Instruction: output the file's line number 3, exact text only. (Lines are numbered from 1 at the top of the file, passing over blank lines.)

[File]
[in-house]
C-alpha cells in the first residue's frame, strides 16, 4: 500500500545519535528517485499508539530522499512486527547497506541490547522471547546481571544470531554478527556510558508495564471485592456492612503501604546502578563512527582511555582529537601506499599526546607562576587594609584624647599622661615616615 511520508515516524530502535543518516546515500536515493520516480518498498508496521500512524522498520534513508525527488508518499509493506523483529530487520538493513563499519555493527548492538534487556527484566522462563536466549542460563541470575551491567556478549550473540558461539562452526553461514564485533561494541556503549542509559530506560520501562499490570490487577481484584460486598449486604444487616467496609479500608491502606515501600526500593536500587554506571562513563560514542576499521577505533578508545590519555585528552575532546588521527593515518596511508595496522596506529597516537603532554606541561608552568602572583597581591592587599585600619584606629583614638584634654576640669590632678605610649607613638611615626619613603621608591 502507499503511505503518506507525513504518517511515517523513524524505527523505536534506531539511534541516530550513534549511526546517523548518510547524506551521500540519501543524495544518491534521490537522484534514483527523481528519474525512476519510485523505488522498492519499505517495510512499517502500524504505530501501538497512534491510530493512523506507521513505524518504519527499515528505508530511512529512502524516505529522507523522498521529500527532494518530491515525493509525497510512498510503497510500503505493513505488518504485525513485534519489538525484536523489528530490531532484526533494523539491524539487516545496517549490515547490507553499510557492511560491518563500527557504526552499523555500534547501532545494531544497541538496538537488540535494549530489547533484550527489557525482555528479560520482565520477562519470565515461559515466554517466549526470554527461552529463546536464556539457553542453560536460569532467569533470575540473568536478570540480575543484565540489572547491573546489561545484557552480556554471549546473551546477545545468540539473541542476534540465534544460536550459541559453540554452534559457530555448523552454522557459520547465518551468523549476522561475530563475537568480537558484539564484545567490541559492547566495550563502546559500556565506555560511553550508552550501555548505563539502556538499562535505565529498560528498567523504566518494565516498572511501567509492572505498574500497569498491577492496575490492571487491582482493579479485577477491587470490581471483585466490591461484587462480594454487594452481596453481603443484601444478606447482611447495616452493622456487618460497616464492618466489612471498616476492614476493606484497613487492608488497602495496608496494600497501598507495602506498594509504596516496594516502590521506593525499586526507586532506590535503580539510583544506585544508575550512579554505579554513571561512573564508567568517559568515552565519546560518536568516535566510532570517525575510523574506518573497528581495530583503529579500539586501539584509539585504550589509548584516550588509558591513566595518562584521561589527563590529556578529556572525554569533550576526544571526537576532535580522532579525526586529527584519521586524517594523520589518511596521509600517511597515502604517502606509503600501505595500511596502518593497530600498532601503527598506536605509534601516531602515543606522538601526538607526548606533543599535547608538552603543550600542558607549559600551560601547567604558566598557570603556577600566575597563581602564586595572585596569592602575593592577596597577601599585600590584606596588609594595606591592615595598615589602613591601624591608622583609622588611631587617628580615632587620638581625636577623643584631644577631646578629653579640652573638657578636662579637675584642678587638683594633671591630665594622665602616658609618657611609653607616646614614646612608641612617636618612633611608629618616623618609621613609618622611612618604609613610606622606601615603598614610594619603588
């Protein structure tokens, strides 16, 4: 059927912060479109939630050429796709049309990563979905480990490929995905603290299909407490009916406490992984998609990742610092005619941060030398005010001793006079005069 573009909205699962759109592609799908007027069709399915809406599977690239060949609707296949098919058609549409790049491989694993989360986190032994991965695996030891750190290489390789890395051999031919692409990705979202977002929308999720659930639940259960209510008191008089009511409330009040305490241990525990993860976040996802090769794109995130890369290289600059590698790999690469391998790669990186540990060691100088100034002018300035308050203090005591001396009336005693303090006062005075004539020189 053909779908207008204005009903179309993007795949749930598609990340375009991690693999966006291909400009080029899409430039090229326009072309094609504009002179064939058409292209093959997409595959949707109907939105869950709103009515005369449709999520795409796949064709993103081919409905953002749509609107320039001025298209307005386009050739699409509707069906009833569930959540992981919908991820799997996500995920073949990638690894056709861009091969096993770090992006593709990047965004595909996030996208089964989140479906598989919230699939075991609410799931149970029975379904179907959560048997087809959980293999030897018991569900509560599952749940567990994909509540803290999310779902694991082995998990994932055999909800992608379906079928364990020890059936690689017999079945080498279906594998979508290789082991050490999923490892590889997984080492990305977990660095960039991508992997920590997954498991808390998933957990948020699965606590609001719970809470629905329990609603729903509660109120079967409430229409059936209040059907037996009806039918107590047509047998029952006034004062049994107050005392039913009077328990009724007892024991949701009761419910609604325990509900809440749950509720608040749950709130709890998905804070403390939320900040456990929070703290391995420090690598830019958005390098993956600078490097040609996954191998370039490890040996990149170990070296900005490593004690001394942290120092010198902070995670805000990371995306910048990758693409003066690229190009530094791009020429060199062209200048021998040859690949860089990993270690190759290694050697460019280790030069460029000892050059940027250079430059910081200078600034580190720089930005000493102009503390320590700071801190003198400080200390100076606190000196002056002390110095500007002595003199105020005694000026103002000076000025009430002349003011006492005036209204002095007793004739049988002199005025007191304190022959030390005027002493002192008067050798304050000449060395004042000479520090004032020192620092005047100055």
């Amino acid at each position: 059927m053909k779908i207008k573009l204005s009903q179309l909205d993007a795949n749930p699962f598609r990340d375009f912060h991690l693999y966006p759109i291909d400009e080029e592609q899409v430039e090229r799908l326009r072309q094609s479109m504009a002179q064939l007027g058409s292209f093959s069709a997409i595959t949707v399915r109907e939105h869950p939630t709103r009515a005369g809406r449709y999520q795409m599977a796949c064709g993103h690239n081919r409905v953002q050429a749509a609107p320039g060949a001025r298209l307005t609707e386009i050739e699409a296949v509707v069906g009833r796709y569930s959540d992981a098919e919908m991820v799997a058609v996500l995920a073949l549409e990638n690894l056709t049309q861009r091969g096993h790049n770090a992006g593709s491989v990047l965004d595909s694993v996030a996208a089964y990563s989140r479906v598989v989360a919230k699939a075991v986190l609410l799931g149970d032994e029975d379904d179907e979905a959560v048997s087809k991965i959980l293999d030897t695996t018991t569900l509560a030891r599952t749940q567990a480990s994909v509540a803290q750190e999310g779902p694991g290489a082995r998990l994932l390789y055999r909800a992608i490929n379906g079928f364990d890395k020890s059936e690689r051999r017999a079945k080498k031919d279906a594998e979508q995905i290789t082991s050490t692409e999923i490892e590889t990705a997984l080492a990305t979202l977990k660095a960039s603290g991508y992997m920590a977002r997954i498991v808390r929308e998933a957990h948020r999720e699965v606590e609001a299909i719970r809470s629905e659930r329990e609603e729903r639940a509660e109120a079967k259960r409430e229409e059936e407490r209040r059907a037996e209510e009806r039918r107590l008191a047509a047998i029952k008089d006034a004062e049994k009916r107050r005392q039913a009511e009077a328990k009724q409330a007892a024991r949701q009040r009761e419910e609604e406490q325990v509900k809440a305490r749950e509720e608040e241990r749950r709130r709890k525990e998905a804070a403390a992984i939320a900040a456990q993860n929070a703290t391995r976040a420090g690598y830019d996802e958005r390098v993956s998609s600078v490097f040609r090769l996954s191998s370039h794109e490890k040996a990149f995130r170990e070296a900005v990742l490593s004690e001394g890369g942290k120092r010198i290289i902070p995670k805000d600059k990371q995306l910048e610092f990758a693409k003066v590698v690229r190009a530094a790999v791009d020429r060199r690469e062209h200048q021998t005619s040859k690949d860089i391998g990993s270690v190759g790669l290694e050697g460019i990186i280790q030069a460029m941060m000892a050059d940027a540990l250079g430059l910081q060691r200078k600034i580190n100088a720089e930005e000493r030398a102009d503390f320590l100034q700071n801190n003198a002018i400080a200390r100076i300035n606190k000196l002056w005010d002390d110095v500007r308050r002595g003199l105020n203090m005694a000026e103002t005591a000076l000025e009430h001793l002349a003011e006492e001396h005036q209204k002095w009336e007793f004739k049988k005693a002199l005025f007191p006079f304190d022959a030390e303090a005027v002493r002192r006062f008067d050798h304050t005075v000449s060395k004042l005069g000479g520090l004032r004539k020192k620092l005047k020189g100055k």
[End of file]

């Protein structure tokens, strides 16, 4: 059927912060479109939630050429796709049309990563979905480990490929995905603290299909407490009916406490992984998609990742610092005619941060030398005010001793006079005069 573009909205699962759109592609799908007027069709399915809406599977690239060949609707296949098919058609549409790049491989694993989360986190032994991965695996030891750190290489390789890395051999031919692409990705979202977002929308999720659930639940259960209510008191008089009511409330009040305490241990525990993860976040996802090769794109995130890369290289600059590698790999690469391998790669990186540990060691100088100034002018300035308050203090005591001396009336005693303090006062005075004539020189 053909779908207008204005009903179309993007795949749930598609990340375009991690693999966006291909400009080029899409430039090229326009072309094609504009002179064939058409292209093959997409595959949707109907939105869950709103009515005369449709999520795409796949064709993103081919409905953002749509609107320039001025298209307005386009050739699409509707069906009833569930959540992981919908991820799997996500995920073949990638690894056709861009091969096993770090992006593709990047965004595909996030996208089964989140479906598989919230699939075991609410799931149970029975379904179907959560048997087809959980293999030897018991569900509560599952749940567990994909509540803290999310779902694991082995998990994932055999909800992608379906079928364990020890059936690689017999079945080498279906594998979508290789082991050490999923490892590889997984080492990305977990660095960039991508992997920590997954498991808390998933957990948020699965606590609001719970809470629905329990609603729903509660109120079967409430229409059936209040059907037996009806039918107590047509047998029952006034004062049994107050005392039913009077328990009724007892024991949701009761419910609604325990509900809440749950509720608040749950709130709890998905804070403390939320900040456990929070703290391995420090690598830019958005390098993956600078490097040609996954191998370039490890040996990149170990070296900005490593004690001394942290120092010198902070995670805000990371995306910048990758693409003066690229190009530094791009020429060199062209200048021998040859690949860089990993270690190759290694050697460019280790030069460029000892050059940027250079430059910081200078600034580190720089930005000493102009503390320590700071801190003198400080200390100076606190000196002056002390110095500007002595003199105020005694000026103002000076000025009430002349003011006492005036209204002095007793004739049988002199005025007191304190022959030390005027002493002192008067050798304050000449060395004042000479520090004032020192620092005047100055």